Sangeeta Tanna is a Reader in Pharmaceutical Bioanalysis in the Leicester School of Pharmacy at De Montfort University. Her expertise and research interests lie in the bioanalysis and drug delivery fields. This has led to the development of micro-analytical methodologies for the determination of therapeutic drugs from dried blood spots (DBS) based on LC-MS and LC-MS/MS studies for a range of clinical applications. This research was awarded the Royal Society of Chemistry Analytical Methods Prize in 2010. Applications of this work to patient care include improved medication for babies and to people with cardiovascular diseases.


Introduction: Cardiovascular disease is the biggest killer in the UK and yet some 60% of patients are reported not to take their medication correctly. The use of blood spot collection cards was investigated as a means of obtaining small volume samples for the analysis of therapeutic drugs for assessing medication adherence in cardiovascular therapy. An accurate mass liquid chromatography-high resolution mass spectrometry (LC-HRMS) method was developed and validated for the determination of the top three prescribed cardiovascular drugs in the UK, bisoprolol, ramipril and simvastatin, in dried blood spots (DBS).
Methods: For the preparation of DBS samples whole blood spiked with the three target analytes was used to produce 30µl blood spots on specimen collection cards. An 8mm disc was cut from the dried blood spot and extracted using methanol: water (70:30, v/v) containing the internal standard, atenolol. Extracts were vortexed, sonicated and then centrifuged. Analysis was performed using gradient chromatographic elution and a mobile phase flow rate of 0.6ml/min and the column oven temperature at 40°C with a run time of 3 min. MS detection was carried out in electrospray positive ion mode at accurate mass m/z 326.2326 for bisoprolol, m/z 417.2384 for ramipril, m/z 441.2611 for simvastatin and m/z 276.1703 for the IS. The developed bioanalytical method was applied to blood spots samples taken from adult volunteers previously administered one or more of the target drugs.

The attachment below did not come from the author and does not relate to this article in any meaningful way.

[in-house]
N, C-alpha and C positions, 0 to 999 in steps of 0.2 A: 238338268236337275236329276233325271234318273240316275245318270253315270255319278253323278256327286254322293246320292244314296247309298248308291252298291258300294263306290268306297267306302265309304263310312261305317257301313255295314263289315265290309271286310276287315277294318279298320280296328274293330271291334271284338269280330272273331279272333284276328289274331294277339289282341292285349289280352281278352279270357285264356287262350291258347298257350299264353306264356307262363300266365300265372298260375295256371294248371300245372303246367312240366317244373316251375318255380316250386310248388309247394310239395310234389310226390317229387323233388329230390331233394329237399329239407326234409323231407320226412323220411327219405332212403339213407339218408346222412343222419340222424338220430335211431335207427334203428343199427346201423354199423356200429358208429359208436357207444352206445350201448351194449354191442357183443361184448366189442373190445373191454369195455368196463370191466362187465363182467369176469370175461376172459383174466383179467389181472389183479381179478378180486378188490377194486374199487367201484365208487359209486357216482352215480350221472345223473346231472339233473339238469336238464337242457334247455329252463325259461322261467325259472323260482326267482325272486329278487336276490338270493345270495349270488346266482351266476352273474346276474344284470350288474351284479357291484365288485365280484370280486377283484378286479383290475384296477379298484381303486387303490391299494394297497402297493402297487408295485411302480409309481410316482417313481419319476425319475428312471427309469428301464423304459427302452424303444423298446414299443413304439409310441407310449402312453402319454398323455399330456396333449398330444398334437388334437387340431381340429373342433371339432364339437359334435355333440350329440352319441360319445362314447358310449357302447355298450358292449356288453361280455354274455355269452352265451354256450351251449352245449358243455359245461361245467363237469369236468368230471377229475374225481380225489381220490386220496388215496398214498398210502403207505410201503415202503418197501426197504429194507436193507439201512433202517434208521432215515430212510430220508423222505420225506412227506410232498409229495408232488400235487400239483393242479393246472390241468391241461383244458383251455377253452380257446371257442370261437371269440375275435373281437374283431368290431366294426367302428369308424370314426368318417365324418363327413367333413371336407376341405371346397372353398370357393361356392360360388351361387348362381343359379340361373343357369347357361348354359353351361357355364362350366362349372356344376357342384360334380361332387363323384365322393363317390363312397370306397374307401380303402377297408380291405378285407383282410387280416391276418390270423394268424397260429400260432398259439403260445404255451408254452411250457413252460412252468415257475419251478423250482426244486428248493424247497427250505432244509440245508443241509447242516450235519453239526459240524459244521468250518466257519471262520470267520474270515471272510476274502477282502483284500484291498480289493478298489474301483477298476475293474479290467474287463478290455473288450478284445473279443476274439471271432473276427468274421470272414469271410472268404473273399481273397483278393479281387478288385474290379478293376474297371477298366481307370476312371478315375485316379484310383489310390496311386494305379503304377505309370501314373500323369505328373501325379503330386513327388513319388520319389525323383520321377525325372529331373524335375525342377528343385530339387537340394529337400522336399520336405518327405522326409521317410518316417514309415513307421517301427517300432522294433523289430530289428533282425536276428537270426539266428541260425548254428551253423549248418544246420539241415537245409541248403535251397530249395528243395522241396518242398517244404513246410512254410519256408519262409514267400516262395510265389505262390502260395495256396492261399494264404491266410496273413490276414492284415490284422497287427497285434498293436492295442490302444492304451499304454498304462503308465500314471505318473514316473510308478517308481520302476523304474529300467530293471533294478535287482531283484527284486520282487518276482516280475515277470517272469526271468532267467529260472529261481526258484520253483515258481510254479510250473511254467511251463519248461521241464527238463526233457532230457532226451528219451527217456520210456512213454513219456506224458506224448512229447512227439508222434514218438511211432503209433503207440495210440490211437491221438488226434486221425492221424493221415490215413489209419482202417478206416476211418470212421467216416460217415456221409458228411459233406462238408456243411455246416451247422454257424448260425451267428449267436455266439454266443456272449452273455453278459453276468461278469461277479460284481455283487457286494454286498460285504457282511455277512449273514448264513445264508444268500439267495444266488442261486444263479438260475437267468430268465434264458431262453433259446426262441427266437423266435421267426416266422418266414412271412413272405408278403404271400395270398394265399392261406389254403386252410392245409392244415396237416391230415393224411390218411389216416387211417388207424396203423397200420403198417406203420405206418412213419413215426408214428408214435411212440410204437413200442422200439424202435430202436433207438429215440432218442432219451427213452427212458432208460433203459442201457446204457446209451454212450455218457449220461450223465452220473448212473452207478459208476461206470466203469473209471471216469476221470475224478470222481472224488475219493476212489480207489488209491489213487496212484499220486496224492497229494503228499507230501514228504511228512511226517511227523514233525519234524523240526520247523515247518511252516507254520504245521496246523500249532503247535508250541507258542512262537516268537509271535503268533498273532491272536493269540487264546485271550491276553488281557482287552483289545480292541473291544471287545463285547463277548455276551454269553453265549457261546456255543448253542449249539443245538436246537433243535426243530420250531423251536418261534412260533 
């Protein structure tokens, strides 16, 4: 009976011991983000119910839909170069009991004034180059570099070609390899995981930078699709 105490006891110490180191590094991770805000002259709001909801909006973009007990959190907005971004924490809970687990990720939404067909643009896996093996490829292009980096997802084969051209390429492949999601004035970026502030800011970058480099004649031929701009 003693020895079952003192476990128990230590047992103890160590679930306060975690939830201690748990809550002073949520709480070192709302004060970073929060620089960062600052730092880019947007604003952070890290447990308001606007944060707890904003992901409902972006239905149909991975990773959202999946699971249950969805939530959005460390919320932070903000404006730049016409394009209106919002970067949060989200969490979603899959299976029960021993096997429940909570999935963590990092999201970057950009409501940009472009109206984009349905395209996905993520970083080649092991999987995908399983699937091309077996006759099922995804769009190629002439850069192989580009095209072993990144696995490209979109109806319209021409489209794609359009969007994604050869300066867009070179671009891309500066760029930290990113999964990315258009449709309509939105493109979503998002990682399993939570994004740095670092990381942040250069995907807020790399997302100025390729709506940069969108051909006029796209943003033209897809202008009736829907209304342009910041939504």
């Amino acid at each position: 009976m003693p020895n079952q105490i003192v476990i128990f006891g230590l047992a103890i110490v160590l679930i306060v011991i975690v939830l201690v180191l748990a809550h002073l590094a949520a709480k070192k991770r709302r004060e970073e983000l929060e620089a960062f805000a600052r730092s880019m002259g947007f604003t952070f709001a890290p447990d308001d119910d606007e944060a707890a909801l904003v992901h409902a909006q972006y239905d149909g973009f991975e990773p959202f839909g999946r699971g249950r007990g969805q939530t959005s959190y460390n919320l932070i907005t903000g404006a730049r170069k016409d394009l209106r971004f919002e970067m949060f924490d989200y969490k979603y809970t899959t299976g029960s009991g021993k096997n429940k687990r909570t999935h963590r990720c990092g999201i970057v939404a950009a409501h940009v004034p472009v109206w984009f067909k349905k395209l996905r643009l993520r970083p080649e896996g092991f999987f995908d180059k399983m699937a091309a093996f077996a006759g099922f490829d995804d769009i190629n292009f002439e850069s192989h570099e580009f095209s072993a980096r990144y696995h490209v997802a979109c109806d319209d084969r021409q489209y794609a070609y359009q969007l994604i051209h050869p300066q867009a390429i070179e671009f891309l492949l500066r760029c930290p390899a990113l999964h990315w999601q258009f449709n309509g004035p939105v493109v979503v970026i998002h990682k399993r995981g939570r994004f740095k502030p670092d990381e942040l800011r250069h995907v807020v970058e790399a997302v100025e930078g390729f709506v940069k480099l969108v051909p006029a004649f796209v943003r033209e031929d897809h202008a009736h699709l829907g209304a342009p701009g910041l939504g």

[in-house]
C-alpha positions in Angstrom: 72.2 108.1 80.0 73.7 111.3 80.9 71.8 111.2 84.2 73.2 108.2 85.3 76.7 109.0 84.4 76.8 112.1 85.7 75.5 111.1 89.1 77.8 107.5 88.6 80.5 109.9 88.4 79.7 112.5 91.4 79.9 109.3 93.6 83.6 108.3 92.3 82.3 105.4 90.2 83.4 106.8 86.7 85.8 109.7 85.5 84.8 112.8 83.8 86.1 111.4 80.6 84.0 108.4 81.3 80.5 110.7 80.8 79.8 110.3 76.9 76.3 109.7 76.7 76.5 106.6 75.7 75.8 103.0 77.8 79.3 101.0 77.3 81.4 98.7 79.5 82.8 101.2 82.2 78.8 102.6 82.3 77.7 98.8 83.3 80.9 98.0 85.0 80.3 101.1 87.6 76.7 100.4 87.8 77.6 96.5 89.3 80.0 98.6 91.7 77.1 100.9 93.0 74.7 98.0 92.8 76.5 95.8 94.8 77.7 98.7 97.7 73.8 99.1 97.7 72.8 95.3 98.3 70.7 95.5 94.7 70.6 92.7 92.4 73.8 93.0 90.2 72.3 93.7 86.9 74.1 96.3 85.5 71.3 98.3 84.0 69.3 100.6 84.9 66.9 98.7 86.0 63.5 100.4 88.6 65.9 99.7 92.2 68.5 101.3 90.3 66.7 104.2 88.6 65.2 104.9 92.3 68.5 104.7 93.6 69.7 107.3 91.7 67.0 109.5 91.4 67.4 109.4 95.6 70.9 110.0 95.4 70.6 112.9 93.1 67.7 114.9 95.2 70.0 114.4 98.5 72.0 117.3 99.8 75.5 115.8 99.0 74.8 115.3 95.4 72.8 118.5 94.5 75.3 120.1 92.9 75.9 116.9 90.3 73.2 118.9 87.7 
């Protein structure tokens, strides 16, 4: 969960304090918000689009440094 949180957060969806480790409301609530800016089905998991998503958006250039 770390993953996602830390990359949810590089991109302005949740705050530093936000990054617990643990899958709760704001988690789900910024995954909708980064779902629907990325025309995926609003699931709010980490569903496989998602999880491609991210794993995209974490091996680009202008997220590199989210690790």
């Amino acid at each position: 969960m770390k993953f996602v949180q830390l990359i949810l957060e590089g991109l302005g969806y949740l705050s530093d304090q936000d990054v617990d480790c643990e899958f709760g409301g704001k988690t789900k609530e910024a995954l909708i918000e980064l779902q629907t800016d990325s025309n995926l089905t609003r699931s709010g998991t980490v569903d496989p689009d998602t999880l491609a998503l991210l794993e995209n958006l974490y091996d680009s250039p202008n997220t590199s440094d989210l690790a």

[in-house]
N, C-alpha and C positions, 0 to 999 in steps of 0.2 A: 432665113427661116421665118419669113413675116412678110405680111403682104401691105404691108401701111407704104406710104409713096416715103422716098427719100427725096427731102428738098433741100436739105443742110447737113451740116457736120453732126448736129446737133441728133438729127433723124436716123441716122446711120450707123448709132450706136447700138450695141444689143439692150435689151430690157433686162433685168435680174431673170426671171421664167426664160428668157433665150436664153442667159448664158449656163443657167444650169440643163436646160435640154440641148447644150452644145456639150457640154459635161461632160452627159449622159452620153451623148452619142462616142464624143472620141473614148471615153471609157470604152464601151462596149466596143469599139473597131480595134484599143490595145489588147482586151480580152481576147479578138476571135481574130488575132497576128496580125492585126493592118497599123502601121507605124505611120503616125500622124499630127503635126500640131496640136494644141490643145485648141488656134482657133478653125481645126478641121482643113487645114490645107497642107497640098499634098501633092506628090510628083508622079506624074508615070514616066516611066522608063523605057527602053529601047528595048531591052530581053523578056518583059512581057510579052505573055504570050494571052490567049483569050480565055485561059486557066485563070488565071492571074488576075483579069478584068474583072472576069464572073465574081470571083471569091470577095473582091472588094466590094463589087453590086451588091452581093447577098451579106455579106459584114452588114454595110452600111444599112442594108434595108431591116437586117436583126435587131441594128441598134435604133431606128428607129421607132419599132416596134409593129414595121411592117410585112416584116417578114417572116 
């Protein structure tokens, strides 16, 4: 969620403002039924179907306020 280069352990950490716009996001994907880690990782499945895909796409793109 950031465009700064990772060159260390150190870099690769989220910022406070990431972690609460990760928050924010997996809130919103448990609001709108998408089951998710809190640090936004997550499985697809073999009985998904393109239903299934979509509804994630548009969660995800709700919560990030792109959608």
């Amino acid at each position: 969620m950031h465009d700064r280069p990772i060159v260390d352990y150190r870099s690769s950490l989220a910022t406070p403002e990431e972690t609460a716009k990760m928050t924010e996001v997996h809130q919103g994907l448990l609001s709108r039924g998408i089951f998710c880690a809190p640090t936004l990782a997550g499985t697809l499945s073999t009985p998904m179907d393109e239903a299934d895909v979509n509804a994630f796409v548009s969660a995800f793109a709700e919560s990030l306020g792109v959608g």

Results: Drug recoveries from spiked blood spots were >92% for bisoprolol and ramipril and ~43% for simvastatin and the drugs were stable in DBS for at least 12 weeks. Validation of the LC-HRMS method showed good linearity and the accuracy and precision values were within the pre-defined limits of <15% at all concentrations. Factors with potential to affect drug quantification measurements such as the matrix effects and volume of blood applied onto the collection card were investigated.
Bisoprolol Ramipril Simvastatin LOQ (S/N >10) 0.5 ng/ml 1.0 ng/ml 5.0 ng/ml
Conclusion: The accurate mass LC-HRMS DBS based method successfully identified control volunteers who were known to be either adherent or non-adherent. There were no false positives from volunteers taking other cardiovascular drugs or from volunteers receiving no medication. Initial research has already identified one case of medication taken incorrectly. This demonstrates that the DBS based assay has the potential to assess patient adherence for a range of therapeutic drugs.

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